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Au Pied de Fouet 2

The French are famous for their cuisine and although it seems a daunting task to find the diamonds amongst the gazillion eateries in Paris, we had our trusty mother-- with her Japanese travel guides-- who took us seemlessly from one good restaurant and bistro to another. She likes to do her research before travelling and I'm glad one of us does. Mother is not lazy. Even in August.

I've never had duck confit before because 1) I'm not such a fan of duck except Peking duck and 2) I had no idea what confit meant. In fact, none of my family did so I had to do a sneaky google search back at our hotel to check. Like all good gastronomic explorers, we put on our sneakers and walked MILES to eat the perfect duck confit or confit de canard. My mother, who likes to lounge around at home, is like a battery-powered walking machine when abroad.

We walked in single file as we've always walked over the years: my mum first, followed by my sis, then me with dad trailing and muttering about how she's always in a hurry. Holidays, such fun.

We ended up here at Au Pied de Fouet in rue de Babylone:

Au Pied de Fouet 1

It's a tiny bistro filled with locals and a wonderfully welcoming atmosphere. I think we were the only tourists there. After sharing starters of green salad (I don't know if it's the vegetables or the dressing but salads just taste better in France) and celery soup which was moreish, we got down to the nitty gritty and ordered their house specialty, confit de canard. My sis and dad ordered chicken in a mustardy cream sauce. The confit was incredible. Crispy on the outside, the meat was so tender it just fell off the bone. And it came with the creamiest of mash potatoes. You have my permission to drool.

Au Pied de Fouet 3

My mother, who doesn't like meat much, ate the WHOLE thing. Shocking. We finished the truly scrumptious meal with an even more scrumptious créme caramel. This was really good. I don't want to blow my own trumpet, but I was born with a créme caramel (or purin/pudding as it's known in Japan) in my mouth and am very fussy regarding quality. My mother's is the best, naturally, and I measure all against hers. And this was superb. The right consistency, sweetness, egginess and caramelised to perfection. Even my sister, who's not such a fan, tried to wrestle the last bite from me.

Au Pied de Fouet 4

And the perfect café express to finish off the meal.

Au Pied de Fouet 5

We left the restaurant to walk back to St Germain-des-Prés and a crêpe.

We were only in Paris for three nights and four days but boy did we do a lot of walking. Seriously, I had holes in my socks. So lucky for us we stayed in a cute little hotel near the Carrefour de l'Odéon in which nestles a cluster of bistros and cafés, one of which was Le Comptoir du Relais. It looked very unassuming, but as soon as we nabbed the last remaining table, a long queue started forming for lunch. A bistro at lunch-time, Le Comptoir turns into a fine dining restaurant at night. Apart from two Japanese ladies, everyone else was local.

What was a pleasant surprise was that as soon as you are seated and ordered your wine, they would also plonk down a carafe of water just like in Japan. They had such cute carafes in every bistro and café we went to. I want some! Practically everywhere wine was by the glass or decanted.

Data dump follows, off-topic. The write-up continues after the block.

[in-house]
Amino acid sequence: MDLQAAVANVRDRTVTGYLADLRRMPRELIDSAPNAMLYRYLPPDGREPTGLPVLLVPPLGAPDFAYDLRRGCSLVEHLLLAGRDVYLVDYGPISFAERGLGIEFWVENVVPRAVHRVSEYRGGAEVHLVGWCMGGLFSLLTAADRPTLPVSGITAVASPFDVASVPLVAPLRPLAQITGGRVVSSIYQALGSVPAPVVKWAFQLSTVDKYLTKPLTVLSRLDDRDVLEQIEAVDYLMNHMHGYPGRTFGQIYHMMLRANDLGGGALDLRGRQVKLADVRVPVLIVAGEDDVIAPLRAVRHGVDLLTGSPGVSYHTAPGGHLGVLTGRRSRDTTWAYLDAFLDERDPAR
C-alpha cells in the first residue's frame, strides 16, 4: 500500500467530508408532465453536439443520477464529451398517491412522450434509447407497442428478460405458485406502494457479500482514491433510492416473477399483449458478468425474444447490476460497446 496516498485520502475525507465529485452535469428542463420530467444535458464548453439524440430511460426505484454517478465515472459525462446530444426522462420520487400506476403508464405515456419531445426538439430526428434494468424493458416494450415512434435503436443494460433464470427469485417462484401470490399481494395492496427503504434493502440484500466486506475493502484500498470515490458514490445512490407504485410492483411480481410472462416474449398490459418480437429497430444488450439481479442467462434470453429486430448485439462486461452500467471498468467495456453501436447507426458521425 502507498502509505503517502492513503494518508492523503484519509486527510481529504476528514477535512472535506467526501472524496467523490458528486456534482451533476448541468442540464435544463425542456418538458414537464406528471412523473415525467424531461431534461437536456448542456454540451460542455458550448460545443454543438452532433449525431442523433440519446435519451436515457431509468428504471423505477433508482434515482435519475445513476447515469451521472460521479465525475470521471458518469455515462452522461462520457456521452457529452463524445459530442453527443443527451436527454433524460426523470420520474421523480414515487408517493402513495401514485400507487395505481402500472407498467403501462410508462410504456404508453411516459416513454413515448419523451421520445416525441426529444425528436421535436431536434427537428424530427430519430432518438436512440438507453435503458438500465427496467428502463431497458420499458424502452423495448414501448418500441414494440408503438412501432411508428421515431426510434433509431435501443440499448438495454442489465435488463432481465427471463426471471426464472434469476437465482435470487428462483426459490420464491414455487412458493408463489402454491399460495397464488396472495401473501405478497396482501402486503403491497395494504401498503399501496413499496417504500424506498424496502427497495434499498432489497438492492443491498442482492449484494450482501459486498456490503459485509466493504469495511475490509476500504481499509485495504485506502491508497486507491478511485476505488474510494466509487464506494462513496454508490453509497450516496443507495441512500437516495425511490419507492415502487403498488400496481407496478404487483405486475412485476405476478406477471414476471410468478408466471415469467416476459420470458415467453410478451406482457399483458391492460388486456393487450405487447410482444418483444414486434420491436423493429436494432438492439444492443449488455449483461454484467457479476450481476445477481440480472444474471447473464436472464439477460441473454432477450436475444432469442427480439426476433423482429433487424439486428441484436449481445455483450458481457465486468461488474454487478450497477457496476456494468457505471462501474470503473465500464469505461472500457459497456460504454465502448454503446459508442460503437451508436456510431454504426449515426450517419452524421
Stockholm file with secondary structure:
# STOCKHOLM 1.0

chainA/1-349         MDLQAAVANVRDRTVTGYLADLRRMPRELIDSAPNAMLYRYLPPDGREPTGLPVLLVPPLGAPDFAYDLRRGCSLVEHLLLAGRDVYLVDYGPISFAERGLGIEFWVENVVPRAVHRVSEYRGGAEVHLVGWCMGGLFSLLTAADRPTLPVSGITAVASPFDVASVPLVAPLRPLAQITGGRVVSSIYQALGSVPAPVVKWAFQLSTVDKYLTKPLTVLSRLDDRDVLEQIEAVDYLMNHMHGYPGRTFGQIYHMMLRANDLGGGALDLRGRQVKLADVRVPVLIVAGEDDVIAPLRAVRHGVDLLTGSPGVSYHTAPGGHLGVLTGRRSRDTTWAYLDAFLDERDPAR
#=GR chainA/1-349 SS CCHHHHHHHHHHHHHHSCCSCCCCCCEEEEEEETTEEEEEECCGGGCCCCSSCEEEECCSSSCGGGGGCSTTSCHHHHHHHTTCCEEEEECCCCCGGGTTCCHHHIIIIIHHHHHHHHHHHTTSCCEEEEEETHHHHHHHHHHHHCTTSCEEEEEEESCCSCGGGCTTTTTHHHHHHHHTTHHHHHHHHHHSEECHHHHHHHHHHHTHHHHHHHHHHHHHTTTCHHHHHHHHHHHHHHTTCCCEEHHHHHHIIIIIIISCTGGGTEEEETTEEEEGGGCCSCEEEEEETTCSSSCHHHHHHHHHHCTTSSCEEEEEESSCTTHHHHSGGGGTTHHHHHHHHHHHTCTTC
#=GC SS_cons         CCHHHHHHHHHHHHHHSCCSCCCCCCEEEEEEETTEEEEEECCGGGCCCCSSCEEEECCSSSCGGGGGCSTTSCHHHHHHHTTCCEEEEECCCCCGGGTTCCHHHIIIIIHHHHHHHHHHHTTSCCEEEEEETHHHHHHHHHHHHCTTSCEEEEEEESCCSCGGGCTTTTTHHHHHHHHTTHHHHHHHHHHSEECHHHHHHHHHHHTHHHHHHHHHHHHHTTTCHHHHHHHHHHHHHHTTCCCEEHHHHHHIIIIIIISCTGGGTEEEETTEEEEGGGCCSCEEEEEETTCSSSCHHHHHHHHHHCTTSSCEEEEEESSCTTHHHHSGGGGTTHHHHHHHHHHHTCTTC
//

Le Comptoir 1

Because we weren't so hungry, we shared a soup: a duck consommé with mint which was strangely delightful.

Le Comptoir 2

Because it's summer, we noticed all the ladies eating big, hefty salads, so we got one to try. Lots of boiled vegetables including artichoke hearts, pickled garlic and summer peas. Refreshing and filling.

Le Comptoir 3

A croque monsieur because we were in Paris and my father wanted steak.

Le Comptoir 4

We forgot to ask for it bien cuit as we don't really do raw meat in our family. And when it arrived, it was very red in the middle. But you know what, the meat was so soft and tender, it just melted in our mouths and we didn't even mind it being raw in the middle. Seriously amazing.

It's not the cheapest restaurant but there's a reason why it's so popular. We went away after lunch, did some shopping, had dinner and came back for late night coffee across the road and there still was a queue. Amazing.

So, have I whetted your appetite to come and visit Paris? Go on, you know you want to!

Au Pied de Fouet
45, rue de Babylone
75007 Paris
Metro: Sèvres – Babylone ou Saint Francois-Xavier (ligne 13)
Tel: 01 47 05 12 27

Le Comptoir du Relais
5, Carrefour de l'Odéon
75006 Paris
Metro: Odéon
Tel: 01 44 27 07 97
Column: Slightly Peckish
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4 comments

  • I’ve drooled over the mash! I adore good potato mash. Got addicted when I was in Finland to peruna mousse (dont know whether I got the spelling right there). Anyway mother always knows best! its proven now

    Mystica on

  • I know, it’s crazy but you get to learn about some of the coolest places! I want to get a London one just to see what I’m missing.

    Sakura on

  • I am always amazed by Japanese travel guidebooks. I wonder how they hear about all the great restaurants all over the world. I saw a recent version of NY book, and it included so many cafes I had never heard of. Such a shame for a “local”…

    Yamahomo on

  • Hi Mystica! Thanks for stopping by. Yes, mother does know best!

    I’ve never heard of peruna mousse but I had a nosey around the web and it sounds like mashed potato mixed with white fish. Wouldn’t mind trying it at all!

    sakura on

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